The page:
Talking about infamous Nobel omissions one can't help thinking of nuclear fission. Nuclear fission has shaped recent human history and is practically the synonym of extreme technological advance, right? So you'd expect that the persons who first brought it about might get a Nobel. Only that not all of them did.
Lise Meitner was for decades the head of the lab who made nuclear fission happen. In 1938 as the
work by Otto Hahn, her, and colleagues was about to culminate, Meitner realized that she'd better flee Germany, which happened within a two-hour window. Through secret letter exchange with Hahn she was the first to understand that the lab had achieved fission and publish the theory behind it. In 1945 Hahn received the Nobel (for chemistry), alone.
If talking about women overlooked for the prestigious prize, two more of them are customarily mentioned, although in less obvious contexts than Bell and Meitner. One is Vera Rubin, who discovered the presence of dark matter in galaxies (previously hypothesized by Frank Zwicky). It could be said that nobody knows for sure yet if dark matter is really made of matter, if it is gravity behaving weirdly, or anything else, so a Nobel might have been risqué (however, dark energy did receive its own a few years ago).
And the second is Emmy Noether, considered the greatest female mathematician in, so far, ever. In addition to her math work, "Noether's theorem" is a relation that underlies the foundations of the whole of particle physics, to not put it too dramatically. It can be argued that the extent of its importance wasn't fully realized during her lifetime, but barely so. In any case it's noteworthy that she came up with it in 1915, during the period of sixteen years that she worked at German universities for free, because they weren't allowed to hire female staff. She often taught classes as well, initially under the pretext of assisting the renowned mathematician David Hilbert - who defended hiring her by stating "gender is not an argument against her admission; this is a university, not a bath house".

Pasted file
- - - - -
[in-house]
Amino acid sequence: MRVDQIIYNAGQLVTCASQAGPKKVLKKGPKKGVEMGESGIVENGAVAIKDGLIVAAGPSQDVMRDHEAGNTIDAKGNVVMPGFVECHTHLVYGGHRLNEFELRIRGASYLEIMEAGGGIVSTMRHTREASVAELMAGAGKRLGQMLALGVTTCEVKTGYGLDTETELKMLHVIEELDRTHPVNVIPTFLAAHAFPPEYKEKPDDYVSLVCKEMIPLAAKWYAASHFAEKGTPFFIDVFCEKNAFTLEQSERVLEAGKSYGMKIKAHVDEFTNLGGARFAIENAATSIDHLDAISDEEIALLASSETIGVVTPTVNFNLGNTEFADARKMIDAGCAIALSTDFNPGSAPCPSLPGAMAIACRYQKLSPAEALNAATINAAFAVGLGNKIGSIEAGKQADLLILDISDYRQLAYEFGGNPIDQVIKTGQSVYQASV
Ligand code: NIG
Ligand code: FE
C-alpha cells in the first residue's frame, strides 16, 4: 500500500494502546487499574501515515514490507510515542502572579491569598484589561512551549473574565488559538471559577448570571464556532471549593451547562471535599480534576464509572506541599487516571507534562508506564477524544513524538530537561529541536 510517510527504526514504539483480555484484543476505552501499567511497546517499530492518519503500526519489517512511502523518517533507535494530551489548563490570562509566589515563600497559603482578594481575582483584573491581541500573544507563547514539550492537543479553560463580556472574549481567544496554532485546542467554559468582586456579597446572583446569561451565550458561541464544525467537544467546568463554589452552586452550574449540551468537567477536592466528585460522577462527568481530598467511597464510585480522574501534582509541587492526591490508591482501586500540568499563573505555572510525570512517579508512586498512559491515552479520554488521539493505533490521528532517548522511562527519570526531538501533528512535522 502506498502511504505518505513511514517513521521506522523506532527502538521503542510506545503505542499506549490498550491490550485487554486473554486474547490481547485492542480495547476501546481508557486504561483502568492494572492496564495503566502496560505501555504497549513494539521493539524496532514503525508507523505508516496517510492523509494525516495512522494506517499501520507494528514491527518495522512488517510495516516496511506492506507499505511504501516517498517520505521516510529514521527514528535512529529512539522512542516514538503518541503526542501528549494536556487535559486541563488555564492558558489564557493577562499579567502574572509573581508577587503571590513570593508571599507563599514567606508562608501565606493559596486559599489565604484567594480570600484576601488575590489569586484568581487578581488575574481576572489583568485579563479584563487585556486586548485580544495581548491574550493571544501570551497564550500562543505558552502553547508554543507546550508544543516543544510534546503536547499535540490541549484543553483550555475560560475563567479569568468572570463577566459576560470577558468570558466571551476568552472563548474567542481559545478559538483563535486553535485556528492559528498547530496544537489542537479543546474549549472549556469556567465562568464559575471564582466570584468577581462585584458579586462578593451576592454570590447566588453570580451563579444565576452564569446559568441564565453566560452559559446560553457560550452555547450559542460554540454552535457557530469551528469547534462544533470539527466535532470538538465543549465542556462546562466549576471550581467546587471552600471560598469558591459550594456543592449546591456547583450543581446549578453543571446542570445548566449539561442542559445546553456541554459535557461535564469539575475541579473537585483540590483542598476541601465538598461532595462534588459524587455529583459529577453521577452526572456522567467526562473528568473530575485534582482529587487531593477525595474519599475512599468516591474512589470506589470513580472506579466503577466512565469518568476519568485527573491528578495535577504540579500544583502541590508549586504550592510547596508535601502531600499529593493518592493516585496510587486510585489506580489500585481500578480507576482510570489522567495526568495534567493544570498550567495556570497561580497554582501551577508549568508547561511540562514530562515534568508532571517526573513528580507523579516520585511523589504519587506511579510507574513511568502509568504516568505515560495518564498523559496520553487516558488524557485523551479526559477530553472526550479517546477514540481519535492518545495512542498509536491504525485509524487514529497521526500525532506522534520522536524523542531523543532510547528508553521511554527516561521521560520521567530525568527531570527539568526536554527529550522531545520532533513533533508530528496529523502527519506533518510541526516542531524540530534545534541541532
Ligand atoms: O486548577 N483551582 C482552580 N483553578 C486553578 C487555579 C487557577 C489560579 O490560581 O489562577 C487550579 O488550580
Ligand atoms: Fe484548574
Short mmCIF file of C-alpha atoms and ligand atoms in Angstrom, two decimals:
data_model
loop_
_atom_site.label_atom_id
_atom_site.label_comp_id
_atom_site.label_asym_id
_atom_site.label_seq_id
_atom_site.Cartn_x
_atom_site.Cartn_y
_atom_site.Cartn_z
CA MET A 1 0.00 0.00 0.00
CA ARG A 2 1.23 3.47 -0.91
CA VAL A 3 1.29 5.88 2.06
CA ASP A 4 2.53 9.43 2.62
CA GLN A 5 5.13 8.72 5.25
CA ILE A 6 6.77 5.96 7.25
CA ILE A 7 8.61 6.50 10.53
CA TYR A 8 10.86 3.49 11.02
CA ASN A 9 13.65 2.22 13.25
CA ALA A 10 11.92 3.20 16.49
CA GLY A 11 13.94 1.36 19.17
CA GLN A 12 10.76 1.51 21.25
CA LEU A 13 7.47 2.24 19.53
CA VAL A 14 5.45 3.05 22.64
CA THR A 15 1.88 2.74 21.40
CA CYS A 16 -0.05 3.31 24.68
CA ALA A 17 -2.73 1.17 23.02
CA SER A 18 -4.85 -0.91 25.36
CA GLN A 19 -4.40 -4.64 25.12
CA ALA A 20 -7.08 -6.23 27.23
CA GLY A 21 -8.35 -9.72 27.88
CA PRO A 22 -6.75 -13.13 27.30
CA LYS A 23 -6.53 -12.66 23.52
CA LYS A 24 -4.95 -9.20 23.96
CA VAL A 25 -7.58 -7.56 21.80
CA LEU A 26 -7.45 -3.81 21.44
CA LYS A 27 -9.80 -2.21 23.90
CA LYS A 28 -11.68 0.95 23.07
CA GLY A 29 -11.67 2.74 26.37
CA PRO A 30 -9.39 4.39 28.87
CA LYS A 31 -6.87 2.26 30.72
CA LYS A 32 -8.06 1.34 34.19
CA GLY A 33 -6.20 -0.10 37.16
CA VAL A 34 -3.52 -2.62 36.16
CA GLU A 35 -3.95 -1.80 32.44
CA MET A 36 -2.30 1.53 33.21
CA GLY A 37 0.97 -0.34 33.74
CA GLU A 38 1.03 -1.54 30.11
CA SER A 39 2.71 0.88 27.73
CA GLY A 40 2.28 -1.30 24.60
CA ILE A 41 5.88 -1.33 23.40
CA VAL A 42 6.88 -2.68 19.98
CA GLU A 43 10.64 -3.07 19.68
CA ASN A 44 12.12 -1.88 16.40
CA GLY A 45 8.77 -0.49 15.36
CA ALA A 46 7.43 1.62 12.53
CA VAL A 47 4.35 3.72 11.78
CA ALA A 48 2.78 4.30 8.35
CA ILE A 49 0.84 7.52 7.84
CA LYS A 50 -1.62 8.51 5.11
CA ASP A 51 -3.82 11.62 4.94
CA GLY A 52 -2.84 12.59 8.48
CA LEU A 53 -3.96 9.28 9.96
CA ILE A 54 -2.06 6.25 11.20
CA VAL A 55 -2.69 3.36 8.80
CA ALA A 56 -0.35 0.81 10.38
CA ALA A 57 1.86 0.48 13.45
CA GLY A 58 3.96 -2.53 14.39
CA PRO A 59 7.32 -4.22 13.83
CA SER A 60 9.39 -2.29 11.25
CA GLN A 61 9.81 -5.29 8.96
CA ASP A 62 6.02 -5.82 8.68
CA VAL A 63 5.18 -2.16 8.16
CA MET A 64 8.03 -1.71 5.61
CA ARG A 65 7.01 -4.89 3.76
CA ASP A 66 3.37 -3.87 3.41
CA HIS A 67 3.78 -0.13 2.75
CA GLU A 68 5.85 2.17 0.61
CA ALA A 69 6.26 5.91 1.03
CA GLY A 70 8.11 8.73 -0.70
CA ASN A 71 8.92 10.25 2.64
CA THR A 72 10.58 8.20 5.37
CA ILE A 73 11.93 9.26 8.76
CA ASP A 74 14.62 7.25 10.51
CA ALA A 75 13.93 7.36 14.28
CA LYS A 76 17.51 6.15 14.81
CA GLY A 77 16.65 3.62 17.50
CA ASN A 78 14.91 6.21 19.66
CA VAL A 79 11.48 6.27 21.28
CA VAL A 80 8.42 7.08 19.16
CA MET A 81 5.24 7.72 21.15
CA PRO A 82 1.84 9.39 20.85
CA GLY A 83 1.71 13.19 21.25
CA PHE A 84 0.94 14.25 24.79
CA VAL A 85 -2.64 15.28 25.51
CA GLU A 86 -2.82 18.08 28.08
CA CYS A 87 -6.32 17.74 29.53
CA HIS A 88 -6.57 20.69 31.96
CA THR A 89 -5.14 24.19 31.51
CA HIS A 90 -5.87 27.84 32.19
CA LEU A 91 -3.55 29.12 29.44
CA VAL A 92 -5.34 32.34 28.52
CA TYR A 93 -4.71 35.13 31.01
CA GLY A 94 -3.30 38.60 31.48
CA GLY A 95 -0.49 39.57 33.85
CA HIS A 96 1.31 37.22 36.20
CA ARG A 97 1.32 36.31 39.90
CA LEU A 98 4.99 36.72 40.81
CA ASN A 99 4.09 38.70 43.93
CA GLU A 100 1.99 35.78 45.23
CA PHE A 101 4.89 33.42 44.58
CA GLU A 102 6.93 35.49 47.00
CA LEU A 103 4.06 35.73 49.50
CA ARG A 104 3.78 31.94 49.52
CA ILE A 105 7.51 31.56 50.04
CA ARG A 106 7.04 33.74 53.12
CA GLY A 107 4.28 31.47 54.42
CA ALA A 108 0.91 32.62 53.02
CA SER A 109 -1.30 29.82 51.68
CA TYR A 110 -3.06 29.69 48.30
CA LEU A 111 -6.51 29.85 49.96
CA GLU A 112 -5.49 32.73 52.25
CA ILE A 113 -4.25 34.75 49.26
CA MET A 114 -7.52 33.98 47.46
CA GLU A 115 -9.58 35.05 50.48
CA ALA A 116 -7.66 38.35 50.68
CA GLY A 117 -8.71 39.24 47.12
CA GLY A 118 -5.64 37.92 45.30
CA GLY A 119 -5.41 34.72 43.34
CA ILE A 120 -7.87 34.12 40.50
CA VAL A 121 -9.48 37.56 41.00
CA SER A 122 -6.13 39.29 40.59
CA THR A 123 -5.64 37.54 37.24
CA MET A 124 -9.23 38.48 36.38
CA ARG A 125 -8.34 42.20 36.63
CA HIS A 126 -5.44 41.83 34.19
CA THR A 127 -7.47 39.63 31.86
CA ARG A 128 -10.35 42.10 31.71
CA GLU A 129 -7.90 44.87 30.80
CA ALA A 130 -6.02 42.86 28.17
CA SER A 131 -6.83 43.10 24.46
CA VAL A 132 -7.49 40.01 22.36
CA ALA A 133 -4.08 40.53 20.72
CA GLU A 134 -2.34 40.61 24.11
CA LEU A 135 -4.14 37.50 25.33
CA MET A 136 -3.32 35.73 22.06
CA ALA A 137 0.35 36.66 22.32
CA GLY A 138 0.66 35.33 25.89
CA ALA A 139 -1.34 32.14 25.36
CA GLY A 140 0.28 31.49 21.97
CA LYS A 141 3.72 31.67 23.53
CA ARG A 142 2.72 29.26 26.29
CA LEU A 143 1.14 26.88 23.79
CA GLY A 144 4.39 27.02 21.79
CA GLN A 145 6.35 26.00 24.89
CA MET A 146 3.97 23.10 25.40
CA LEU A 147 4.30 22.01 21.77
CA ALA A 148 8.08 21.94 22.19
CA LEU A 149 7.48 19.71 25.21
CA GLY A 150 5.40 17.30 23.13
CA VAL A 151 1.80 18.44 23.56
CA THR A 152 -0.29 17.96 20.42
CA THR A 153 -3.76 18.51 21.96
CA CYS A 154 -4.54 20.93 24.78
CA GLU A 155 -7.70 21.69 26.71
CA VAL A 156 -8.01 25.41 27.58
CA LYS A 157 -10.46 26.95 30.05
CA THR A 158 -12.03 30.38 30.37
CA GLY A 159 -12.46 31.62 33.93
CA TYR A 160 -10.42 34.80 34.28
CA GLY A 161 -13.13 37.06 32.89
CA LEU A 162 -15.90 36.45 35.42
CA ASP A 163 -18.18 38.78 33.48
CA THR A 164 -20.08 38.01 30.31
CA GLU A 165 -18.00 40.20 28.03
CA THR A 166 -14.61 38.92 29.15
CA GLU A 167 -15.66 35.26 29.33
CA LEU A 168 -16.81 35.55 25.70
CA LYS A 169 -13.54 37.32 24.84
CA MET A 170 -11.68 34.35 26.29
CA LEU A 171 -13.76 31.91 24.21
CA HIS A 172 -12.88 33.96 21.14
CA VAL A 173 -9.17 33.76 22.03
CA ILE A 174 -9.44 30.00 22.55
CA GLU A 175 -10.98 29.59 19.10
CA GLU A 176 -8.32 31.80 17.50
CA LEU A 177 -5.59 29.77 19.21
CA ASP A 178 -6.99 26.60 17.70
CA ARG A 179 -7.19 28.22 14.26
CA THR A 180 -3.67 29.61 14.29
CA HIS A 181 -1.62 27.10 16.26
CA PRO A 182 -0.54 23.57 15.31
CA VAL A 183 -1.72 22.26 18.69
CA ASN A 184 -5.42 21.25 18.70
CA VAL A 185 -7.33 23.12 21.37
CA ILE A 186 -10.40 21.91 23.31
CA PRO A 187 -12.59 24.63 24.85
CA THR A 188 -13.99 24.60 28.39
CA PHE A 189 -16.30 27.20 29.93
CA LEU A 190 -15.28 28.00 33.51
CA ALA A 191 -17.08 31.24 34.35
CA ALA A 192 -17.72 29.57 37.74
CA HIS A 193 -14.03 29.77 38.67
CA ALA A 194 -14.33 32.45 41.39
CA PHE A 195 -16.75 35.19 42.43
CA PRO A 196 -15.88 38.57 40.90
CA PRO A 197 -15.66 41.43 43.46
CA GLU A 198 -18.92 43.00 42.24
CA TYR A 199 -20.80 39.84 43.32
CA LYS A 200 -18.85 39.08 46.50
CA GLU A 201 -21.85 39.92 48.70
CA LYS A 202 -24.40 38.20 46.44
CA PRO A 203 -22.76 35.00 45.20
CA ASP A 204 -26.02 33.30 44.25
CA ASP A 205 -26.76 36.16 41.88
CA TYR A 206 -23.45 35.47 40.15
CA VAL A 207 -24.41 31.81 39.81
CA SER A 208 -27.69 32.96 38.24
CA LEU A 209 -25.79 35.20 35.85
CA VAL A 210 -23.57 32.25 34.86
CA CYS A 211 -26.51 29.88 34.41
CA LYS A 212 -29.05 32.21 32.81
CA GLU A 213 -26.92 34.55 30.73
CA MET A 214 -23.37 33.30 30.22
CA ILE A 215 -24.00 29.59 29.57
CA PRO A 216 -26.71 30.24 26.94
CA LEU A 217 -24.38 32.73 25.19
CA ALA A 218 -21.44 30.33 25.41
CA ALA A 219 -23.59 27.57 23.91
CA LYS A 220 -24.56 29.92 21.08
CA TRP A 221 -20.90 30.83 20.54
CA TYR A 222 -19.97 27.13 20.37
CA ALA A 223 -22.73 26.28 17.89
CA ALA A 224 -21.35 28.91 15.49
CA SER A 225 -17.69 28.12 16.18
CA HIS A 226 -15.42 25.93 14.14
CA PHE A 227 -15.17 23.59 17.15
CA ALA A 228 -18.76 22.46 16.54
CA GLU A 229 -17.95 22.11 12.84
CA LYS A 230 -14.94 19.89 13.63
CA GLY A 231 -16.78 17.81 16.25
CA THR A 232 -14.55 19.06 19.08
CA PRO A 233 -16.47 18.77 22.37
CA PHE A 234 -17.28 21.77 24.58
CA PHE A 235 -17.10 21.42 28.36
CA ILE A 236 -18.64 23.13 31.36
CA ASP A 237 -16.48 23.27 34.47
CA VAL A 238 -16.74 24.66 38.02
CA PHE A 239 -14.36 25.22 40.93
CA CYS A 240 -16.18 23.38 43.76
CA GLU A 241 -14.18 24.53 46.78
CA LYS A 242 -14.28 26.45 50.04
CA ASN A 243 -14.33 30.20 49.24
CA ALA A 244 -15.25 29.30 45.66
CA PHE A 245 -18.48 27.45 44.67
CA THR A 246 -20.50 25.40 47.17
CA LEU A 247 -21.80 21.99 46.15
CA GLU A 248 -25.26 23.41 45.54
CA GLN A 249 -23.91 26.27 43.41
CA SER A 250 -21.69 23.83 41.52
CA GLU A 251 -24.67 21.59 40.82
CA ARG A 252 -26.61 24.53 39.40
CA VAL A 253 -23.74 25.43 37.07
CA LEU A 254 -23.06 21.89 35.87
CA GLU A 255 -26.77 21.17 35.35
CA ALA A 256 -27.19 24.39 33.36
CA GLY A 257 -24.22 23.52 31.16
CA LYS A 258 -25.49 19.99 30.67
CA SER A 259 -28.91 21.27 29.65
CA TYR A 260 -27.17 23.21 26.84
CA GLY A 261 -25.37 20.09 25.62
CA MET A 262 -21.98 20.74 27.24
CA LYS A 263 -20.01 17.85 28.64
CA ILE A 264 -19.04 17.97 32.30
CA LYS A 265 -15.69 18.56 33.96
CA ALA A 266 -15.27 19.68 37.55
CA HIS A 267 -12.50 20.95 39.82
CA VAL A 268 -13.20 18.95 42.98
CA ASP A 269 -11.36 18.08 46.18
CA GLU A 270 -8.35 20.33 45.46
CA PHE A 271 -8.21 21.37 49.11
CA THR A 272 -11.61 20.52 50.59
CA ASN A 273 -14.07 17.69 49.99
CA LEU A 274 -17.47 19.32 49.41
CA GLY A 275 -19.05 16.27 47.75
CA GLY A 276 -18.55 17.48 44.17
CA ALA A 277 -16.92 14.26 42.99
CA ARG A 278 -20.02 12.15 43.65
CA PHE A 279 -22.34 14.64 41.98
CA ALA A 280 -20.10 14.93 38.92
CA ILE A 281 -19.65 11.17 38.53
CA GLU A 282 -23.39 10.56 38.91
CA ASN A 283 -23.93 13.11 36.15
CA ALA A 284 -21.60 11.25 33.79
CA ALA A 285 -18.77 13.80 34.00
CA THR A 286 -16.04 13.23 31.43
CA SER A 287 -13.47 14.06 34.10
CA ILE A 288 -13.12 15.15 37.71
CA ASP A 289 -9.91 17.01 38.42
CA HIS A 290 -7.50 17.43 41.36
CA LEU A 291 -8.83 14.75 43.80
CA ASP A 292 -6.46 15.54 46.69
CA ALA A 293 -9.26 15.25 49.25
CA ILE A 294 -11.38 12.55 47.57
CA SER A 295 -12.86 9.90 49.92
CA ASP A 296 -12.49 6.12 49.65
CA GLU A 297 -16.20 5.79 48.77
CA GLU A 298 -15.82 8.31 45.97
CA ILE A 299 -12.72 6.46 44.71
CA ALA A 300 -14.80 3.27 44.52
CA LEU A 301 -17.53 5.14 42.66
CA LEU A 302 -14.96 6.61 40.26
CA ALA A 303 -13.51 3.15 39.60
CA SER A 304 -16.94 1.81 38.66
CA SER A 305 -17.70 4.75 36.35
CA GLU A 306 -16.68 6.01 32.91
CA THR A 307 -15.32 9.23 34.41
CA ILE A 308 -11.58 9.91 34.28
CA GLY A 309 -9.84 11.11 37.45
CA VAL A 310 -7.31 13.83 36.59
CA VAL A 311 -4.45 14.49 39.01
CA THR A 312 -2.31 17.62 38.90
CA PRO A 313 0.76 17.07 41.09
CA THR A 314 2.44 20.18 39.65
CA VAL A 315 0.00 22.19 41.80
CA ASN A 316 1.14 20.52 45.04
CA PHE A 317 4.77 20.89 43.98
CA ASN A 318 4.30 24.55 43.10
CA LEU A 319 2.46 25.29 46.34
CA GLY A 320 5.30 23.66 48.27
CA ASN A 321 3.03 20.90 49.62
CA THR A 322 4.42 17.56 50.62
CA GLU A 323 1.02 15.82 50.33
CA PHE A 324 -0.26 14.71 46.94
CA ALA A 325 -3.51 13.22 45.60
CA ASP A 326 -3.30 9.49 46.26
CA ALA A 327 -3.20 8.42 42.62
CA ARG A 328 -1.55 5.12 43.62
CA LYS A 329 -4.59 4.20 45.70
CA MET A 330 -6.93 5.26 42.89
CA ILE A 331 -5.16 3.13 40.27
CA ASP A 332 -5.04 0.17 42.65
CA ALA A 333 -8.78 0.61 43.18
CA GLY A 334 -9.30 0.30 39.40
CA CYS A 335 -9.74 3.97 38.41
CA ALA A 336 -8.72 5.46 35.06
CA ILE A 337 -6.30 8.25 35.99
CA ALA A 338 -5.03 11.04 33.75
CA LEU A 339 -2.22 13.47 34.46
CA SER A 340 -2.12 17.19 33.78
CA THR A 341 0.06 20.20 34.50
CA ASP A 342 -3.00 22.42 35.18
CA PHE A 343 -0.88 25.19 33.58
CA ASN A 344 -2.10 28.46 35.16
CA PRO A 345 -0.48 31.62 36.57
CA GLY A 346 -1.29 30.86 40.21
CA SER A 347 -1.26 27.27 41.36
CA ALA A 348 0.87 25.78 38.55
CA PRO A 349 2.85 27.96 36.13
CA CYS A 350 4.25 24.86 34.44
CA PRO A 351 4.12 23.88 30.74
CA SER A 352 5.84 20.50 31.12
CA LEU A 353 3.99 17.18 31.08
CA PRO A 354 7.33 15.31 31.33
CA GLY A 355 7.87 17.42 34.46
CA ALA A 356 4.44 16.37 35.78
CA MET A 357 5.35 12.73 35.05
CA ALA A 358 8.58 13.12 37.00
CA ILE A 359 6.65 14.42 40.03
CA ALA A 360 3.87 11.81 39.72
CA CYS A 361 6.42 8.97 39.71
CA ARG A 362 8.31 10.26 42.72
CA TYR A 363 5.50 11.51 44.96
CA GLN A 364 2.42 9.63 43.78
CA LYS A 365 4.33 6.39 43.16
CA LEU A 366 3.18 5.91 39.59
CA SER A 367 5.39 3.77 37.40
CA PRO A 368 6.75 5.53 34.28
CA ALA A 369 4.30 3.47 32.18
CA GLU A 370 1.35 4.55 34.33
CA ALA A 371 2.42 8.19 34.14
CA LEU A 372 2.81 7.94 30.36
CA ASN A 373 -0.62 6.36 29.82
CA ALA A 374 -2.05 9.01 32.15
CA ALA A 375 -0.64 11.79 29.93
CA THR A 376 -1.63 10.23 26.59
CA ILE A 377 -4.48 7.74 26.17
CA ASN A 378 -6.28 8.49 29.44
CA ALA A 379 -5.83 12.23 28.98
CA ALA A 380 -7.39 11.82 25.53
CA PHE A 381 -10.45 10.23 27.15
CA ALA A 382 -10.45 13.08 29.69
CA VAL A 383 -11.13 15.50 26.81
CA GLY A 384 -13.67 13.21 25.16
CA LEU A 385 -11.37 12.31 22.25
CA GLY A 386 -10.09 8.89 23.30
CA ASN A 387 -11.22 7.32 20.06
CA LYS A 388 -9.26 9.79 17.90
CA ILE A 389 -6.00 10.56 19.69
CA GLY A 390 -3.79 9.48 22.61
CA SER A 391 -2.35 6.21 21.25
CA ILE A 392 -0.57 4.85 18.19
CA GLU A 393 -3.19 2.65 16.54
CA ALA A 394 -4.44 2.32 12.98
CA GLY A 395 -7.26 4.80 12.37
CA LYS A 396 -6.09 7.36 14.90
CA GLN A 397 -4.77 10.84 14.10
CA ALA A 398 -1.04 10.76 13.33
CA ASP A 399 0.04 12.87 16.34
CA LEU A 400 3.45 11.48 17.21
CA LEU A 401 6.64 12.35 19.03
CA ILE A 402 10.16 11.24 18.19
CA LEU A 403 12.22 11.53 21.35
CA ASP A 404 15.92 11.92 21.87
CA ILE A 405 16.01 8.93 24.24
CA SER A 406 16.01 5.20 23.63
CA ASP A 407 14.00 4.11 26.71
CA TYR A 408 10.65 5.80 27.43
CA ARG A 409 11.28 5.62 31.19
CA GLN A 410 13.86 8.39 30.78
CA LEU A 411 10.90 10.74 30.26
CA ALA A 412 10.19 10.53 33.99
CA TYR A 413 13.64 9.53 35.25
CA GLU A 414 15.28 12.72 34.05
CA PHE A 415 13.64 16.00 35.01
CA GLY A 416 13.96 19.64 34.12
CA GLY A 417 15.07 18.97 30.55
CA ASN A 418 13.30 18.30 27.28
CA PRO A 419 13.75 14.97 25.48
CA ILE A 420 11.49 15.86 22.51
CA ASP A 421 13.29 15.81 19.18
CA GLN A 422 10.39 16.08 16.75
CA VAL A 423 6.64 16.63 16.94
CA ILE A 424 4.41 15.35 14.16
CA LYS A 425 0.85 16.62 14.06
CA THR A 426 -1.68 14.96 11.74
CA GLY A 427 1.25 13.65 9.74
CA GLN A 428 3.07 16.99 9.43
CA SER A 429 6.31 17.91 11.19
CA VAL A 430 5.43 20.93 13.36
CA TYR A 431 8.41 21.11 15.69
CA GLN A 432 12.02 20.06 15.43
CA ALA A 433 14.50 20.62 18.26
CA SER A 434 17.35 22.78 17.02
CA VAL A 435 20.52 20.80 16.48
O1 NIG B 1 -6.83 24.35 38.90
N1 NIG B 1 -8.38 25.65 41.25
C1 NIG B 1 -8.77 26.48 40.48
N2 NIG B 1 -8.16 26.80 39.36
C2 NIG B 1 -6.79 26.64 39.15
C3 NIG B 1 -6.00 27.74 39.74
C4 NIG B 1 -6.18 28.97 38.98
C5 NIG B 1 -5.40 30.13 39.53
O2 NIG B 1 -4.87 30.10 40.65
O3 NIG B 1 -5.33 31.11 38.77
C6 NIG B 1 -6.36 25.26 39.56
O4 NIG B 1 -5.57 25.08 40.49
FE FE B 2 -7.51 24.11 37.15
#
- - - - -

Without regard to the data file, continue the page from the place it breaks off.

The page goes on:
(Since I'm on this kind of roll today: We've all probably wondered how come women have produced almost zero classic works of art. I tip off dear readers to scroll through womensart's tweets.)
The kickin' link

In the mood for light reading on physics and math? Maybe for a lot of light reading? How about checking the comics by researcher Jean-Pierre Petit, steadily drawn for decades now and translated into a few dozen languages: "Les Aventures d'Anselme Lanturlu".
Stellar travel tips... 

 Tugca Sener is an astrophysicist and amateur actress hailing from Ankara, Turkey, now working on neutron stars.

-Tugca, what is your suggestion to tourists who are also science fans for things to do in Ankara?

As a capital city, Ankara is surely suffering a lot from the light pollution but Ankara University Observatory is still active and organizes public events every month. For more of an unplanned activity, I would suggest Feza Gürsey Science Center as it has many experiments and various exhibitions. Also, having a nice breakfast by the Mogan lake might be far from science but I would say you won't regret.

- Will you share a few words about a cool project or discovery that you worked on?

Despite my expertise being mainly on hot subdwarf stars and binaries, the project I am contributing nowadays is on low mass X-ray binaries with a neutron star component. A recent study of a small sample of X-ray binaries (XRBs) suggests a significant softening of spectra of neutron star binaries as compared to black hole binaries in the luminosity range ~1034–1037 erg/s. This softening is quantified as an anticorrelation between the spectral index (Γ) and the 0.5-10 keV X-ray luminosity. We propose to extend the study to much lower luminosities (~1030–1034 erg/s).

- Many thanks!
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...Till next month.

College dining hall, Cambridge University
(from my photoblog Blossom City Hotel)